Perhaps the most valuable realization I ever had while running the local news operation came in the 1990s during the "Where Are My Glasses?" scandal. Given the right set of circumstances, a story can become a proxy for a complex set of emotions and grievances.
When that happens, you've really got two stories, not one. And you should act accordingly.
The "Where are my glasses?" story in a nutshell:
A black kindergartener with poor eyesight returned home one day from school with the words "Where are my glasses?" written on her face in marker by her white teacher. The child's mother called a local TV station, which came down and recorded her complaint about the "racist" teacher. She said the marker was permanent and that the act of writing on her child's face was akin to the branding of slaves -- a sensitive subject in Charleston, the port of entry for the ancestors of 70 percent of today's African Americans.
The white teacher, in her first year of teaching, had a history of writing on children's faces as they left school at the end of the day. The messages were usually supportive and upbeat, and the children reportedly enjoyed the attention. The white teacher team-taught with a black teacher who said there was no pattern of treating white and black children differently when it came to writing on them. The writing was in watercolor marker. The administration knew about the practice. No parent had ever complained before. The teacher had reminded the girl to bring her glasses to school previously, and had spoken to the mother about making sure the child wore them. The girl could not see the board without them on.
The deep background
Charleston has a complex racial history and its schools remain largely segregated to this day. Black Charlestonians who attended public schools have deep resentments about the second-class treatment they received. The city's only downtown high school was 100 percent black the year this story broke, and it was in need of replacement or repair. Numerous county schools were in terrible disrepair, and predominantly black schools were generally in the worst shape. School board politics were divided along racial lines. School board spending on black schools was considerably higher, per capita, than on predominantly white schools, but the desegregated schools were also better able to raise funds for activities through other means (PTA, etc.).
Black Charlestonians lined up behind the mother, with little public dissent. They wanted the superintendent to fire the teacher. Fellow teachers, black and white, lined up behind the teacher. The board split.
The more we covered the story, the more apparent it became that the facts of the incident showed really weak judgment, but nothing like the racism that black people seemed to attach to them. The more we covered it, the angrier they became.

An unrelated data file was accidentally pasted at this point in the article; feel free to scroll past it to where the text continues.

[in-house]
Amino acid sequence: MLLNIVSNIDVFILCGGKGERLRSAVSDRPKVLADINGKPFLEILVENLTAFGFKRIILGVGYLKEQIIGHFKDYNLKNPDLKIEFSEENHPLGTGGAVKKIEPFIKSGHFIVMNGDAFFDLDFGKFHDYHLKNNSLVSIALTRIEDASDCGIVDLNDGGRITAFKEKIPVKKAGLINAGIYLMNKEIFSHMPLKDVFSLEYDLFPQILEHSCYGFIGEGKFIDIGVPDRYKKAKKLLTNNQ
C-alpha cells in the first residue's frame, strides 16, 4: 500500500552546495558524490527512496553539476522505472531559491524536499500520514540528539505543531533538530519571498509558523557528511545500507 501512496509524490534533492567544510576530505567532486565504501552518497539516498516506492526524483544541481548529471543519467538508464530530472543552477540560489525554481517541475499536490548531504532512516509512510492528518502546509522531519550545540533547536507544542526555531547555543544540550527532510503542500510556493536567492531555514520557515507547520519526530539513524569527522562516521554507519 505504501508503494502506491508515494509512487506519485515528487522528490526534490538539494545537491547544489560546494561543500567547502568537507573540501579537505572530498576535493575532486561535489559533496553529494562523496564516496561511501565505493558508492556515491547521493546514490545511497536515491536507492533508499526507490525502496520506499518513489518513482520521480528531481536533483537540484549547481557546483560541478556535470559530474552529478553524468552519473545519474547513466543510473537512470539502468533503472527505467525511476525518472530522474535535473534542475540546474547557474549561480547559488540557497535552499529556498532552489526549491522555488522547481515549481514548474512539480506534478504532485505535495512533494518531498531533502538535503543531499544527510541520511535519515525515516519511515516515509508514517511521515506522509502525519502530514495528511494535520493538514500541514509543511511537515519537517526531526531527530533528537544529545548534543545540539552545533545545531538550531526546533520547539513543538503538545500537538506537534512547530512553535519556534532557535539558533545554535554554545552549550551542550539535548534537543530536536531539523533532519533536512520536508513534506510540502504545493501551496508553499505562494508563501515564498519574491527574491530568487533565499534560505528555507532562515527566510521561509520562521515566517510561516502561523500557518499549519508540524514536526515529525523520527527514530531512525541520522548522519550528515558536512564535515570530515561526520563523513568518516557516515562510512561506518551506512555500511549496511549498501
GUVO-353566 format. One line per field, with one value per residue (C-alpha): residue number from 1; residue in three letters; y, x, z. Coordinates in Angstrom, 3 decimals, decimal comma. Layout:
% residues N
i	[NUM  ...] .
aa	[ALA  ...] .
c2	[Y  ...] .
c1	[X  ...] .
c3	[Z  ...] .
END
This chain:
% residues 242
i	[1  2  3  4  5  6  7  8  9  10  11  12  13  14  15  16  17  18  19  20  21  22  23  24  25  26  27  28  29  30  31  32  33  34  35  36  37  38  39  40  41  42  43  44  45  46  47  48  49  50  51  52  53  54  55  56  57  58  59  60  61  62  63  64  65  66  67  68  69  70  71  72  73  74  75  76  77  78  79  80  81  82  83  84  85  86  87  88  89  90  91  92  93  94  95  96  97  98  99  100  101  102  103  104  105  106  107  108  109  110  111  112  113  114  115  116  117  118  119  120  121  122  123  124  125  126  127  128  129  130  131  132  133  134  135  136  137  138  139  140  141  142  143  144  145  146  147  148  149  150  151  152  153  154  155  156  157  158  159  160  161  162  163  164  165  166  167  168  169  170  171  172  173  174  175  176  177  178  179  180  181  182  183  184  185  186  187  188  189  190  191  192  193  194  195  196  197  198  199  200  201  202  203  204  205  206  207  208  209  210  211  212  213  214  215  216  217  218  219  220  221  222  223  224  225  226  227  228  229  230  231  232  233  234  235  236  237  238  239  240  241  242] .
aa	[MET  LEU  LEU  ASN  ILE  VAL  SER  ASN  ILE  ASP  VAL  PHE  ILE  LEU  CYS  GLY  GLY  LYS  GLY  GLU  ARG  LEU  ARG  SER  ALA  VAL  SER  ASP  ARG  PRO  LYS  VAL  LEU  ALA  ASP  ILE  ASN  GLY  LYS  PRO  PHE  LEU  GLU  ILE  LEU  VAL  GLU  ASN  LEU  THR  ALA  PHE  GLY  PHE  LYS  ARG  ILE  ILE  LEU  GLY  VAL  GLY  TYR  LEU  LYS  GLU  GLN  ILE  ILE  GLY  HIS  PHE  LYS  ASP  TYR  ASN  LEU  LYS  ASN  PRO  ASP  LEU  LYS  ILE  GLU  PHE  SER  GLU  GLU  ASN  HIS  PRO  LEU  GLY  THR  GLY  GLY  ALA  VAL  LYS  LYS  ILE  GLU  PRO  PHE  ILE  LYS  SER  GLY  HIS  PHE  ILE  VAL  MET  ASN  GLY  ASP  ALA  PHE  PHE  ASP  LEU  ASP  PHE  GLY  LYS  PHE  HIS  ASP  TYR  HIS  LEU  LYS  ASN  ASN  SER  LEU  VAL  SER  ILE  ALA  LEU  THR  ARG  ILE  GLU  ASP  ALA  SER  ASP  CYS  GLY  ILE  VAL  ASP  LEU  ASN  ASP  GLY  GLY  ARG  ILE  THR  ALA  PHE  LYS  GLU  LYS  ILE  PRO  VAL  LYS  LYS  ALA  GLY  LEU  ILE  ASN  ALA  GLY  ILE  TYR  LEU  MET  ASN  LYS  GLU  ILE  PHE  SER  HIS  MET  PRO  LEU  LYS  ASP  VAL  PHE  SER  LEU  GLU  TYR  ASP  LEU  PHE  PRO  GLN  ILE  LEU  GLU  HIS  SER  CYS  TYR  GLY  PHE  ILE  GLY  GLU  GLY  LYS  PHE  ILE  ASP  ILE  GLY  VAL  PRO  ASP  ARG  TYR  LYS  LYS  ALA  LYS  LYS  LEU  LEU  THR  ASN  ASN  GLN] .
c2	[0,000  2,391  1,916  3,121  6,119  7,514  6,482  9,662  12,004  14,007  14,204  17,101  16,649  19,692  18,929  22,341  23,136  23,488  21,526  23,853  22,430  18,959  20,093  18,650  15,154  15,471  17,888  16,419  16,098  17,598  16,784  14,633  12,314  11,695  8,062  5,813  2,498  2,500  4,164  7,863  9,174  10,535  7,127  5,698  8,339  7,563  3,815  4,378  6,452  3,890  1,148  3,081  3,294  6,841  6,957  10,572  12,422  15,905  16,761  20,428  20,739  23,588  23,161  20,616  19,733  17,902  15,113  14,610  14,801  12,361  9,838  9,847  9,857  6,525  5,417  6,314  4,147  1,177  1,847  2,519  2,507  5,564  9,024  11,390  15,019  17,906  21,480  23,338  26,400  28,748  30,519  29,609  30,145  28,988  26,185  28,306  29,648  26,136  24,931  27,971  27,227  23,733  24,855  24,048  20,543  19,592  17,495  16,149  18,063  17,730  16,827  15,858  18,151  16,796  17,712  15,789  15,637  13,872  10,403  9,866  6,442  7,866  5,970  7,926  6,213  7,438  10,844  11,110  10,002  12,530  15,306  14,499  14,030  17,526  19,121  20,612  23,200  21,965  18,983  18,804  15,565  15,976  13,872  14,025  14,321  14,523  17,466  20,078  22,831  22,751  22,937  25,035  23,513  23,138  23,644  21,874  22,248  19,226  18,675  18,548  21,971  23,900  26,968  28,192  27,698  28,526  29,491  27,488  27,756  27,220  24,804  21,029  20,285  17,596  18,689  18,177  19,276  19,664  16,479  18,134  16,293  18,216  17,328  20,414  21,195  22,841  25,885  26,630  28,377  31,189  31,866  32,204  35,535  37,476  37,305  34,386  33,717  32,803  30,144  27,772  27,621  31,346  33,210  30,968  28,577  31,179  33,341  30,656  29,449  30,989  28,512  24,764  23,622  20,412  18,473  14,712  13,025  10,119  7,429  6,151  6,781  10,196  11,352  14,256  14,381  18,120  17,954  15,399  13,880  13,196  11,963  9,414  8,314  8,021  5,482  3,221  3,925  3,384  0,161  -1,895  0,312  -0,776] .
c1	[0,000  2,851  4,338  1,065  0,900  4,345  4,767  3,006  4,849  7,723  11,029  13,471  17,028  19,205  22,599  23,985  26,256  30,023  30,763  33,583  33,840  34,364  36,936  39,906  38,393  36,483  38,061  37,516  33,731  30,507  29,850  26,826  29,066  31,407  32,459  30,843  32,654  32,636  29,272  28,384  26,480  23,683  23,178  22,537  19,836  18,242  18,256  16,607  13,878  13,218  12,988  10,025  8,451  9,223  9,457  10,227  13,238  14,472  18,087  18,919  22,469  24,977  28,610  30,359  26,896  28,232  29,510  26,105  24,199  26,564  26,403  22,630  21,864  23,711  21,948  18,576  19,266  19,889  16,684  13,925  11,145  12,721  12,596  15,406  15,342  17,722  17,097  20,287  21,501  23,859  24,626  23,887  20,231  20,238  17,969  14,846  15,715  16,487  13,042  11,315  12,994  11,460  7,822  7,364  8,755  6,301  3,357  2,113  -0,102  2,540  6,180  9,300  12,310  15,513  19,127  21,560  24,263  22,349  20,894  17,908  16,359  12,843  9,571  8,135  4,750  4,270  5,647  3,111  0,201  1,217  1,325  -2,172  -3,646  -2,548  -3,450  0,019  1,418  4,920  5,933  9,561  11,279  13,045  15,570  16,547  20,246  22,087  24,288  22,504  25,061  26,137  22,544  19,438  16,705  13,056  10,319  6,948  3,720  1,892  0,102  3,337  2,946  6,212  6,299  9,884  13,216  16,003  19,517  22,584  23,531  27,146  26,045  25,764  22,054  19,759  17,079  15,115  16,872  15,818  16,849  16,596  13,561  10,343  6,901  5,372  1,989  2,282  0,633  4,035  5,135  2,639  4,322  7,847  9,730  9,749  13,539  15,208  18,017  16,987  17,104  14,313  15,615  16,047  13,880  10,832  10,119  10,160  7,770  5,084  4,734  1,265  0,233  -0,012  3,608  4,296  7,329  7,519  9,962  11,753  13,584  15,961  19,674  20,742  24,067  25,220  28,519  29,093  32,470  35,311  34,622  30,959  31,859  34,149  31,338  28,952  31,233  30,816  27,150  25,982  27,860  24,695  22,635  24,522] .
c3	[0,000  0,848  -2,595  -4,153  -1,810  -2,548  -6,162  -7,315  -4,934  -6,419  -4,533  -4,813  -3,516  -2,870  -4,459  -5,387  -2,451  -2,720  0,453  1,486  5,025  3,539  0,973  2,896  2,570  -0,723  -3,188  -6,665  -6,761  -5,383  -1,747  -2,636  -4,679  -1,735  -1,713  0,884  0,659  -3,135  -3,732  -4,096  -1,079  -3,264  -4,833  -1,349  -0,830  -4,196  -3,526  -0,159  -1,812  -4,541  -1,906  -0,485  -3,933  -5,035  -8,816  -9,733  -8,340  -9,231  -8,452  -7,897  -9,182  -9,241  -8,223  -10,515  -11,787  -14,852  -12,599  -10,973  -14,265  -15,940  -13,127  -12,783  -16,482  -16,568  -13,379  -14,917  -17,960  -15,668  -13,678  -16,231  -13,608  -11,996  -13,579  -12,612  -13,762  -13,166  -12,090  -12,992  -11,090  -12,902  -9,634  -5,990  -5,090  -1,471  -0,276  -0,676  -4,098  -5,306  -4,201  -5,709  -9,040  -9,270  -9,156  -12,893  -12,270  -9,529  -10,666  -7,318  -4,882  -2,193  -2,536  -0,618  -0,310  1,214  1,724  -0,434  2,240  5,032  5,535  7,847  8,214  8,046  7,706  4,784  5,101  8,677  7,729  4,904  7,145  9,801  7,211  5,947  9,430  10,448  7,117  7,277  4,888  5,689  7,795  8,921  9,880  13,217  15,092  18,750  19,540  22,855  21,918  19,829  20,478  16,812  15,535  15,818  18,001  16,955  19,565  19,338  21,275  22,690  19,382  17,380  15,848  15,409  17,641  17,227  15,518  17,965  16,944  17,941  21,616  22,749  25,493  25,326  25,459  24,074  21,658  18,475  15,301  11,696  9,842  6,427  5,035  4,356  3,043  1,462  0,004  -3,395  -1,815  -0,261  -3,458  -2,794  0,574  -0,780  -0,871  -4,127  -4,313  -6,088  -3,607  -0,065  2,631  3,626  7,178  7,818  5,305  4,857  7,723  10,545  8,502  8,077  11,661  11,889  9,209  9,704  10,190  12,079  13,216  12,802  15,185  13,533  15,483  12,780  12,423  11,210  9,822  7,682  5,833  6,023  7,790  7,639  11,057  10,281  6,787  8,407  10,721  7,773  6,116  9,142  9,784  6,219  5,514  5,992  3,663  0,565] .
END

Somewhere in all of this, it occurred to me that there were two things going on. There was the individual case, with all its relevant facts, and then there was the larger story of racism in Charleston, particularly in its public schools. The reason we couldn't "get" the story right was because the event had become a proxy for generations of mistreatment and institutional racism.
Once I made the connection and explained it to the reporting staff, our coverage improved and the climate warmed considerably. We wrote about the case and pointed out the facts, which tended to support the teacher and not the mother, but we also assigned and published stories that dealt with the frustration many black adults felt with the school system. By disconnecting the two, we were able to address the real concerns of our readers without crucifying the teacher as a racist.
Ultimately, the white superintendent fired the teacher. The move did not save him: He was later run off, and for a variety of good reasons.
Our "proxy-savvy" coverage didn't change the outcome. Nor did it "fix" all the problems. But I think it made things better -- not only in the community, but in the newsroom. The community was tense, but so were we. We needed to be able to understand what was really going on in order to formulate a coverage plan that felt right ethically.
Political leaders of all stripes understand proxy issues. They understand that symbols can be manipulated to create emotion and mobilize their constituencies. The modern example is the Terri Schiavo case: GOP operatives and leaders hyped the case for what they believed would be their own political gain. I think they made a mistake, but that's neither here nor there. The point is, Schiavo was one case. But people were energized by the story because it was a proxy for deep-seated anxieties and resentments.
Does that mean that people didn't feel strongly and sincerely about Schiavo? Of course not. But it does argue that much of the intensity of emotion stirred by the story was actually an expression of simmering anger about abortion, about judges overturning popular laws, about the separation of church and state. Terri Schiavo was a tragedy. The Schiavo story was a proxy.
Such analysis fell out of favor at my paper as we went through various editor changes, and it's not something that we do routinely these days. However, I still recommend it to anyone who wants to do journalism that does justice to the individuals involved in a high-profile case while also giving voice to the underlying frustrations and passions that are struggling to be heard.